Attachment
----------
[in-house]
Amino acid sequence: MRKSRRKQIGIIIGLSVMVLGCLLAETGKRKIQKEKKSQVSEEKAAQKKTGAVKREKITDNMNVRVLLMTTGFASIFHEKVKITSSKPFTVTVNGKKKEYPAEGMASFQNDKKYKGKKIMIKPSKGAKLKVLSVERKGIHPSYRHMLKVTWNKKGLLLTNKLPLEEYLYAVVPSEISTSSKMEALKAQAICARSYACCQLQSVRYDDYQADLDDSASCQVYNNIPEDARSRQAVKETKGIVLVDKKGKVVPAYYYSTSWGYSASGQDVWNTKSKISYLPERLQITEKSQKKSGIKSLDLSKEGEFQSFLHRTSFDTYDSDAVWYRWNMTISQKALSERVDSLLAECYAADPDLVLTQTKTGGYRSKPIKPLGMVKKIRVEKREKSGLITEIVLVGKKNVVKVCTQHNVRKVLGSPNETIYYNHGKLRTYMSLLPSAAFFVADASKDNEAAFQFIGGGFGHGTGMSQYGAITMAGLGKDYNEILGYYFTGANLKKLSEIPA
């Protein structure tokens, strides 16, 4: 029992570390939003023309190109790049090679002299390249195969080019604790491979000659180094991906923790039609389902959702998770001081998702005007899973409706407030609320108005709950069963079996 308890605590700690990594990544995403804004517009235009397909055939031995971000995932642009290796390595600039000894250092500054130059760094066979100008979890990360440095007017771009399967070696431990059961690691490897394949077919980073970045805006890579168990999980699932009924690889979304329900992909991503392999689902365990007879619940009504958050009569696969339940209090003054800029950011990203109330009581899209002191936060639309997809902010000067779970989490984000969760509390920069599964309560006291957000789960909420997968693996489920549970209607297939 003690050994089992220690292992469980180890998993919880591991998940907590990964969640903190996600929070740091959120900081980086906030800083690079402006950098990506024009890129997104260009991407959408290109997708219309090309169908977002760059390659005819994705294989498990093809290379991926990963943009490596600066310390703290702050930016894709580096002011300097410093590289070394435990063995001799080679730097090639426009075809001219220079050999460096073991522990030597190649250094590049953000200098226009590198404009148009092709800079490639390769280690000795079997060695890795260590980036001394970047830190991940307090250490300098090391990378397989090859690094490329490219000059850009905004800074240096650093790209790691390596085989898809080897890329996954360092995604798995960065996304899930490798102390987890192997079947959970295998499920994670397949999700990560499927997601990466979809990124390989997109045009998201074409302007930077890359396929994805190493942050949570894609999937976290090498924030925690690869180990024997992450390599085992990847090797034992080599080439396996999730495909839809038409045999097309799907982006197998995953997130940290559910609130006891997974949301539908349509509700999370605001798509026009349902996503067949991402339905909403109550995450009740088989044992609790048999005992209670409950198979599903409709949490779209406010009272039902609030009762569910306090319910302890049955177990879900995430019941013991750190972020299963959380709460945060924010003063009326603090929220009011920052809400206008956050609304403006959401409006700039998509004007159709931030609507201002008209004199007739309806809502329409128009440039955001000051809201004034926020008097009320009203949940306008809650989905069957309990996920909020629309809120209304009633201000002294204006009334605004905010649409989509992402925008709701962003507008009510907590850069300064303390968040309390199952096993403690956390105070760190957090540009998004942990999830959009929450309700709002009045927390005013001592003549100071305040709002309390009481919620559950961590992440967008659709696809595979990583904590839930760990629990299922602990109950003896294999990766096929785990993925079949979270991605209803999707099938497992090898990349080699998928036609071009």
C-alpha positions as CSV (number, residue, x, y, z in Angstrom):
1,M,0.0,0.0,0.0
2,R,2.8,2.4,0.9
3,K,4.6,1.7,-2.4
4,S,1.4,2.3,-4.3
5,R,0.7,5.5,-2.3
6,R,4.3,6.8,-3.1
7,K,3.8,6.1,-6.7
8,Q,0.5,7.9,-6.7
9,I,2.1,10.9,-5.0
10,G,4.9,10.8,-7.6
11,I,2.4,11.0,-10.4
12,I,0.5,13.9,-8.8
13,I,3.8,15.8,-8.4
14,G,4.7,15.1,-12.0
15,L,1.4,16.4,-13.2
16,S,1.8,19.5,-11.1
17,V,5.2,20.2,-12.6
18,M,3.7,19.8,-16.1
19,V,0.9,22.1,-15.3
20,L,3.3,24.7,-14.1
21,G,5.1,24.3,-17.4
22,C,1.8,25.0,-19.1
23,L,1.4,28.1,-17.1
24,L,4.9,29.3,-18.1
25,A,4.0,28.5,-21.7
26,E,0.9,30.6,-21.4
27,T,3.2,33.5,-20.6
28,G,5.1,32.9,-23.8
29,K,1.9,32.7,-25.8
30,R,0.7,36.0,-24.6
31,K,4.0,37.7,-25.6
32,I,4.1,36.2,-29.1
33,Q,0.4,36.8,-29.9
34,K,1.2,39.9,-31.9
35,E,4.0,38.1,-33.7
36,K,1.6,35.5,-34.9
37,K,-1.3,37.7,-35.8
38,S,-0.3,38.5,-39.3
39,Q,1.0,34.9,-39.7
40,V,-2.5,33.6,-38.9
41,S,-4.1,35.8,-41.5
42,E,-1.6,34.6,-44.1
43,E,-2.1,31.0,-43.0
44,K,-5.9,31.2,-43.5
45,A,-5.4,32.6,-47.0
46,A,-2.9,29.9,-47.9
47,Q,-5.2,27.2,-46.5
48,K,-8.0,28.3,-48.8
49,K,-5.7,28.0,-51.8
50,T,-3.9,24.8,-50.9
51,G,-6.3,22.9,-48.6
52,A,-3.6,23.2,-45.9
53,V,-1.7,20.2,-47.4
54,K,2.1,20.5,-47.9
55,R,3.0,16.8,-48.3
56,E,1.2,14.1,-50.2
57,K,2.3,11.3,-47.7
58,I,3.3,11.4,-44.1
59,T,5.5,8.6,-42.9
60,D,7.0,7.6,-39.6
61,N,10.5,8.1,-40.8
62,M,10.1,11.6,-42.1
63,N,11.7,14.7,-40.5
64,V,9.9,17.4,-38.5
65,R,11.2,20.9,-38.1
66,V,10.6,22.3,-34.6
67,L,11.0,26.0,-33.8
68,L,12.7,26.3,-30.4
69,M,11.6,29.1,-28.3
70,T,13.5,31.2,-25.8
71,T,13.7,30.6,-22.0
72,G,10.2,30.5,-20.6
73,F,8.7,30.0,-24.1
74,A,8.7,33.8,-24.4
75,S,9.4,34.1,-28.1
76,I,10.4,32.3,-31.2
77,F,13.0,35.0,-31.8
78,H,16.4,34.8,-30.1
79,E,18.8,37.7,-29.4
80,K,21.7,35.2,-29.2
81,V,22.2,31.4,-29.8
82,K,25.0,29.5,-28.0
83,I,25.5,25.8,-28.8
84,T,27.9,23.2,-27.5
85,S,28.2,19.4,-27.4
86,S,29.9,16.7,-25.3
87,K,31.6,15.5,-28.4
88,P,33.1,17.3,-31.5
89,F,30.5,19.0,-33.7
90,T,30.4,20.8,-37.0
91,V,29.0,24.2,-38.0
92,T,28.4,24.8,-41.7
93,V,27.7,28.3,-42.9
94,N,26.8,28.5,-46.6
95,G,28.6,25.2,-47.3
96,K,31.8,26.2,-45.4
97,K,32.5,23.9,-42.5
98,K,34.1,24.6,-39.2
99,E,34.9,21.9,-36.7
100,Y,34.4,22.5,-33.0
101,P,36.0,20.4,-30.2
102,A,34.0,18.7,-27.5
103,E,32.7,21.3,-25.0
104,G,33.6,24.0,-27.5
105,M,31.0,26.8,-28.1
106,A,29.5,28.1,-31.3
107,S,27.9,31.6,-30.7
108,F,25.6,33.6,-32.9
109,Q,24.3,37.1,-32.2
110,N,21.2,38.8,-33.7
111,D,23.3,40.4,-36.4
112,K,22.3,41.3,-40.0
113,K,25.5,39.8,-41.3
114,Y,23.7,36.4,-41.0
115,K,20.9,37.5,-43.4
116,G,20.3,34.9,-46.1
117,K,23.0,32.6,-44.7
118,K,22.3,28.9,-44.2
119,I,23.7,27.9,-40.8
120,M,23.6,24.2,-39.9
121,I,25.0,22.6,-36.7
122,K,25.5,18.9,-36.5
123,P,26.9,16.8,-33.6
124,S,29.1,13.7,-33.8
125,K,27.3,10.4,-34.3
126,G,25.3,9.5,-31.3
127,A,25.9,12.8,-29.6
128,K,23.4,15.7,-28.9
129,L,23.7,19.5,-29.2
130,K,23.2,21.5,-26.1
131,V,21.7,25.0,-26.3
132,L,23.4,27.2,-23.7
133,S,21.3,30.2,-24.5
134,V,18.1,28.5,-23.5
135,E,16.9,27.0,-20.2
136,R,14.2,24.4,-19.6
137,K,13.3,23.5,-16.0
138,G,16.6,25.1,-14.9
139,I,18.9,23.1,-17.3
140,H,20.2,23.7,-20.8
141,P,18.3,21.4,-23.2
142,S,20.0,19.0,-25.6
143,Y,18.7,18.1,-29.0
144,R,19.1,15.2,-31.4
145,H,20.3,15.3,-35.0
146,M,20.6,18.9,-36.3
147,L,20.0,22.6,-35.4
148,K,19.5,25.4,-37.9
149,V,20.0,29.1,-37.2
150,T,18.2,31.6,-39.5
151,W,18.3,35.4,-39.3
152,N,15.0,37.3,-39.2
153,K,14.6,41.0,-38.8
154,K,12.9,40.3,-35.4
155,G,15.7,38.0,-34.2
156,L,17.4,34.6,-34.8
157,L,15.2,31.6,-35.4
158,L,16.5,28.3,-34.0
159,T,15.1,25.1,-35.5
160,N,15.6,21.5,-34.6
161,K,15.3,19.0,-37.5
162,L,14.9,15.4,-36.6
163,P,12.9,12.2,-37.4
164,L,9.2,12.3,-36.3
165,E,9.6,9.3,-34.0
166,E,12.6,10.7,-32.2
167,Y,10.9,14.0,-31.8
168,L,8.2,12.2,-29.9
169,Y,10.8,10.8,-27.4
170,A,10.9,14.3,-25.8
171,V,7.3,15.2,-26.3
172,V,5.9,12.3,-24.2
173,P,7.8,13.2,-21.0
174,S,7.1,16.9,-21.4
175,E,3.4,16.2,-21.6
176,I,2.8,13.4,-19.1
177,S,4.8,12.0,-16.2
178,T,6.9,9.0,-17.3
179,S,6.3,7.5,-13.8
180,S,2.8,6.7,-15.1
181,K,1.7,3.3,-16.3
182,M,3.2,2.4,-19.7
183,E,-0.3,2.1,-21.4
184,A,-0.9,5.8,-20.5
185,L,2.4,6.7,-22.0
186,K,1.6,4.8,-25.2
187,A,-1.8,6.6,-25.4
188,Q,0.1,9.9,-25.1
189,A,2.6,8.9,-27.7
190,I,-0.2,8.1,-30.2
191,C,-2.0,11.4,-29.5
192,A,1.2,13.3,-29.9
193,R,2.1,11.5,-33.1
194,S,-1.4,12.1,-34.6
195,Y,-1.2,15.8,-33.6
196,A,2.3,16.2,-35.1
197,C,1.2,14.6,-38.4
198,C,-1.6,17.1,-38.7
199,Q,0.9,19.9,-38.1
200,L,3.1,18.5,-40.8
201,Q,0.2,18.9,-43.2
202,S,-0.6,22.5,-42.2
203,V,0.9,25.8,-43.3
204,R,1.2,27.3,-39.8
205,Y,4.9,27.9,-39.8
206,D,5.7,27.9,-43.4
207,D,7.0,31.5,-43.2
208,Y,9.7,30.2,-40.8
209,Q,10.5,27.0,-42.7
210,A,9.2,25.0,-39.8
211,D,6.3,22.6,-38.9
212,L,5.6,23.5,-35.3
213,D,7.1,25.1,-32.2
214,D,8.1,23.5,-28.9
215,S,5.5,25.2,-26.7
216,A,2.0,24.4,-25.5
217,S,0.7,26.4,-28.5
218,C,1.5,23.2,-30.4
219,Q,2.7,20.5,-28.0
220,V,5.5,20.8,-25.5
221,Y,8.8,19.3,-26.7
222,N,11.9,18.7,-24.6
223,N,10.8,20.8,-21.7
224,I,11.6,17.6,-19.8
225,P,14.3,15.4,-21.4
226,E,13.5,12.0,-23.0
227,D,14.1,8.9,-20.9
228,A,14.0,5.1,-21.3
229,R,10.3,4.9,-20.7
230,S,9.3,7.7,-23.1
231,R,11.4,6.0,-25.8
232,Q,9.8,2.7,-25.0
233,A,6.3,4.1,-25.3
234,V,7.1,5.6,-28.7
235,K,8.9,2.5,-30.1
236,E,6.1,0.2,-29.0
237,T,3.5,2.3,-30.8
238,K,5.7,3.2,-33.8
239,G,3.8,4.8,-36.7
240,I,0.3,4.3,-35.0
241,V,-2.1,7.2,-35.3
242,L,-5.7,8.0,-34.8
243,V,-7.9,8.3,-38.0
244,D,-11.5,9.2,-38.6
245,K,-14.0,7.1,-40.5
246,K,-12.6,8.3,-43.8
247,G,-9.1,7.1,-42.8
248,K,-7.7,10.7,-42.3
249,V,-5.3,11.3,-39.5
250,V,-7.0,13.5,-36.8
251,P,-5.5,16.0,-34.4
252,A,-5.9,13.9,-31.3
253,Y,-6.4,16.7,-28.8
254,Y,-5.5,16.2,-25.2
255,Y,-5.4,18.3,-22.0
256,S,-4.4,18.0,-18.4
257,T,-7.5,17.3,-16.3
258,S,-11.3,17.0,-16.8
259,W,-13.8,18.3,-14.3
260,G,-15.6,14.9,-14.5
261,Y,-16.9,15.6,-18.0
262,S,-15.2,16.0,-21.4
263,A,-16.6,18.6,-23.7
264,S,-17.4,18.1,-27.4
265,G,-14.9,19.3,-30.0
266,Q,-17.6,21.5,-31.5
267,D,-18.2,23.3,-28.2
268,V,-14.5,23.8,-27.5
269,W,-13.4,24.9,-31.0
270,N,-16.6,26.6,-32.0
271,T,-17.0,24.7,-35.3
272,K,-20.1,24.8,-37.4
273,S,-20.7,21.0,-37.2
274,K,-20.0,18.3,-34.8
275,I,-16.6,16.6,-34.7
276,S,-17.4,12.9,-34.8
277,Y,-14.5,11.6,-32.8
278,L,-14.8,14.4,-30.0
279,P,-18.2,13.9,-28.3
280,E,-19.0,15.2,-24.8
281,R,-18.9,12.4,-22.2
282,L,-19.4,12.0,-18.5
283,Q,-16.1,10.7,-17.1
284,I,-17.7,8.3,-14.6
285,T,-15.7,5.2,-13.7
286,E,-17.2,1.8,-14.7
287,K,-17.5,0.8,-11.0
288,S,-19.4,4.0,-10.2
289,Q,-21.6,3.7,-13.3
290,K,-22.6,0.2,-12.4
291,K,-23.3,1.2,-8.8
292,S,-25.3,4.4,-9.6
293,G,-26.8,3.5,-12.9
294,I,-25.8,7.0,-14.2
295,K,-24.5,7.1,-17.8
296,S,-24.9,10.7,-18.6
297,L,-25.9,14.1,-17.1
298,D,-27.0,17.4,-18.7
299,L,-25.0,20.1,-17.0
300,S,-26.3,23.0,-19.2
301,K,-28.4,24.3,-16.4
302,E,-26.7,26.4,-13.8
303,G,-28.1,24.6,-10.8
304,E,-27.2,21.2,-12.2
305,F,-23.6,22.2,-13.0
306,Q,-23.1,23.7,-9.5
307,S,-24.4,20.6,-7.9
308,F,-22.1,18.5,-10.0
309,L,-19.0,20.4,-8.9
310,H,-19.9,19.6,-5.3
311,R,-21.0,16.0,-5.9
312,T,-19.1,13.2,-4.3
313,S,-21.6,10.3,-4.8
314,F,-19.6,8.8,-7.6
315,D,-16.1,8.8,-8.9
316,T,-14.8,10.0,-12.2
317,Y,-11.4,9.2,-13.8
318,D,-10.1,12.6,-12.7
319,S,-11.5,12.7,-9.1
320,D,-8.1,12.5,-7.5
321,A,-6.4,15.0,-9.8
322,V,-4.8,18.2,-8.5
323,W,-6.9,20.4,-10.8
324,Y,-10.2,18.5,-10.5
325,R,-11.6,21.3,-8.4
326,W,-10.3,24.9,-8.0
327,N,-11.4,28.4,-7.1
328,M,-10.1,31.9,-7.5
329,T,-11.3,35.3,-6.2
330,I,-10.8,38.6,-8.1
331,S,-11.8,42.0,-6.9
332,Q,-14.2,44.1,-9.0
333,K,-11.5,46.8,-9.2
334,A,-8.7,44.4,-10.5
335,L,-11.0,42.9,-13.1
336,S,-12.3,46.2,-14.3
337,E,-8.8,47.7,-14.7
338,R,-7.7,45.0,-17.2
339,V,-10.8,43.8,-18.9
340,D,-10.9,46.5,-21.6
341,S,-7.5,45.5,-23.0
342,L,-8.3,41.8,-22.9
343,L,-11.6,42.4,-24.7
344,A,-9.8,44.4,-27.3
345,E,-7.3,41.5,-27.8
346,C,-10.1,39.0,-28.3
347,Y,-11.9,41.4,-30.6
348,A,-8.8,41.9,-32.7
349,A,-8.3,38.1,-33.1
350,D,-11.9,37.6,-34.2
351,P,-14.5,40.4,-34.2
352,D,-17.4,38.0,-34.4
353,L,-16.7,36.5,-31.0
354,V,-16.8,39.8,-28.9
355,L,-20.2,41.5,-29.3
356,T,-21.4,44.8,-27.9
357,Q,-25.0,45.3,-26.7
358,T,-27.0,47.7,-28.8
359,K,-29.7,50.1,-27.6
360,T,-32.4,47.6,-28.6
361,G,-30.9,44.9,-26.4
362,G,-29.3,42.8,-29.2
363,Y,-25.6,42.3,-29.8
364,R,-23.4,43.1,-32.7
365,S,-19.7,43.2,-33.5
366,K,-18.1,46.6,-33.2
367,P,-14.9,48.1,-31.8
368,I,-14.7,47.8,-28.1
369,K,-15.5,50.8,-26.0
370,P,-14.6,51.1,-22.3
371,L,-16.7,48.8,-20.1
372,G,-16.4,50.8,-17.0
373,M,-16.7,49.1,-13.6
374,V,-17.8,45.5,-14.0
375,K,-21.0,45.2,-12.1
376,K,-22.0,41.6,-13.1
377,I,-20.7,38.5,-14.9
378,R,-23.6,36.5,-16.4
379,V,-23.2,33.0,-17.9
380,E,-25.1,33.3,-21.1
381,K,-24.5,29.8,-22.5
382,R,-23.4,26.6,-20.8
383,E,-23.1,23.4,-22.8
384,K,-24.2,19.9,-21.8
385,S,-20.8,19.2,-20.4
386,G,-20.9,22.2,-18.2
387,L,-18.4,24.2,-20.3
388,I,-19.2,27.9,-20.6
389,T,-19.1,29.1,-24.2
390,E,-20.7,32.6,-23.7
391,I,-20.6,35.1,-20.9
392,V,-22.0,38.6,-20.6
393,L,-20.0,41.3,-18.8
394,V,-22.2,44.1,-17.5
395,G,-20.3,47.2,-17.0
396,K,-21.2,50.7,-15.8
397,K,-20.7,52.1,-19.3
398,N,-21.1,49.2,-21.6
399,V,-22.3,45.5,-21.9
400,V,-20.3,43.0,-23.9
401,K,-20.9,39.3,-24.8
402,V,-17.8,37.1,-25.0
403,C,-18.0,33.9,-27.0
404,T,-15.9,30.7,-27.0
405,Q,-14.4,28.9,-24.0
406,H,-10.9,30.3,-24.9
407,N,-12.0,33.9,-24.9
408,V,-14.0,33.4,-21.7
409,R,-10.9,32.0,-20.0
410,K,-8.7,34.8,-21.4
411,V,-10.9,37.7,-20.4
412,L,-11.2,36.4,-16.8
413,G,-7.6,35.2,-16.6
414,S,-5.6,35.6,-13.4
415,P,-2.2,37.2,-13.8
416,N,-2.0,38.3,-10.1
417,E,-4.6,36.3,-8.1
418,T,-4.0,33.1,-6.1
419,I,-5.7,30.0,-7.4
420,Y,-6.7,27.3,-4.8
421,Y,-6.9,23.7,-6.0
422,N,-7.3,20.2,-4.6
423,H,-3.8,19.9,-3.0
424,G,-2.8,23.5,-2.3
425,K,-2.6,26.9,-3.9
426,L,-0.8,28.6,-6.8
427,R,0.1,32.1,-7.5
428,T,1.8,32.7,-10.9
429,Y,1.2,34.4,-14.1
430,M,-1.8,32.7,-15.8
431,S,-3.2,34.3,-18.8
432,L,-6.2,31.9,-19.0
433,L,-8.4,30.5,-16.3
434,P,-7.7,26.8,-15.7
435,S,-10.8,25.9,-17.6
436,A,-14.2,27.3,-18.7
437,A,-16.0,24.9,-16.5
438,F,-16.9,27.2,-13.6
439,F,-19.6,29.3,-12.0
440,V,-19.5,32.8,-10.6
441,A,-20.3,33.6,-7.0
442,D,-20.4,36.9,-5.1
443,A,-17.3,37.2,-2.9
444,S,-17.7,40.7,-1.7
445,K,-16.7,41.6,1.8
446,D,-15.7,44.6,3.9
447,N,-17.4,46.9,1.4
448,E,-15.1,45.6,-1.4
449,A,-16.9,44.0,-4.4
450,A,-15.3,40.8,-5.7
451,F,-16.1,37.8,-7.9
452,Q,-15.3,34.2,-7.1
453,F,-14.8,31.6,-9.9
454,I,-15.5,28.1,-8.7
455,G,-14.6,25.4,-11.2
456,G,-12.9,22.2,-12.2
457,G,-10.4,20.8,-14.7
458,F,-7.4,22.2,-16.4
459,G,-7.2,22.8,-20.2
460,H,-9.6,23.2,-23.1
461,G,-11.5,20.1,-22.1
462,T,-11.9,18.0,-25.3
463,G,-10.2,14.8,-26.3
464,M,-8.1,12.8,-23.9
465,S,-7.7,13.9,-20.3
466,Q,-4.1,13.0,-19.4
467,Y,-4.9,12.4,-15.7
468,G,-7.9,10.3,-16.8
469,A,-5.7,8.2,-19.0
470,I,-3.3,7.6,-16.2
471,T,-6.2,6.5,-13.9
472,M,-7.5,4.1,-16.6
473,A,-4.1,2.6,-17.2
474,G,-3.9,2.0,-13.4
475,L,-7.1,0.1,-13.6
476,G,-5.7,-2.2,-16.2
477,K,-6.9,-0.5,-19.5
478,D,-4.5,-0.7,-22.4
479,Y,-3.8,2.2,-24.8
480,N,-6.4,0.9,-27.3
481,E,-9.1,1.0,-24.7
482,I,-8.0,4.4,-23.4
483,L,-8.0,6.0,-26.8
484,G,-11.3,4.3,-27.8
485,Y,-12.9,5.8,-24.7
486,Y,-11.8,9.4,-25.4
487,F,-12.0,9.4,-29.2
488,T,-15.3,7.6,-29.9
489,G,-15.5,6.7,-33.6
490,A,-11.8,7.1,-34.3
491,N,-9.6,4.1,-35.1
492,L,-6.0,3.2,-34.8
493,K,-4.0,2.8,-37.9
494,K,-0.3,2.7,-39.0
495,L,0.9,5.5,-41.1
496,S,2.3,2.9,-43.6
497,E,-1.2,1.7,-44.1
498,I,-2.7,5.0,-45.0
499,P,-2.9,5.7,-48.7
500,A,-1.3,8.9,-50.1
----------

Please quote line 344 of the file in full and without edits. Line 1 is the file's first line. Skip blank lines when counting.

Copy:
340,D,-10.9,46.5,-21.6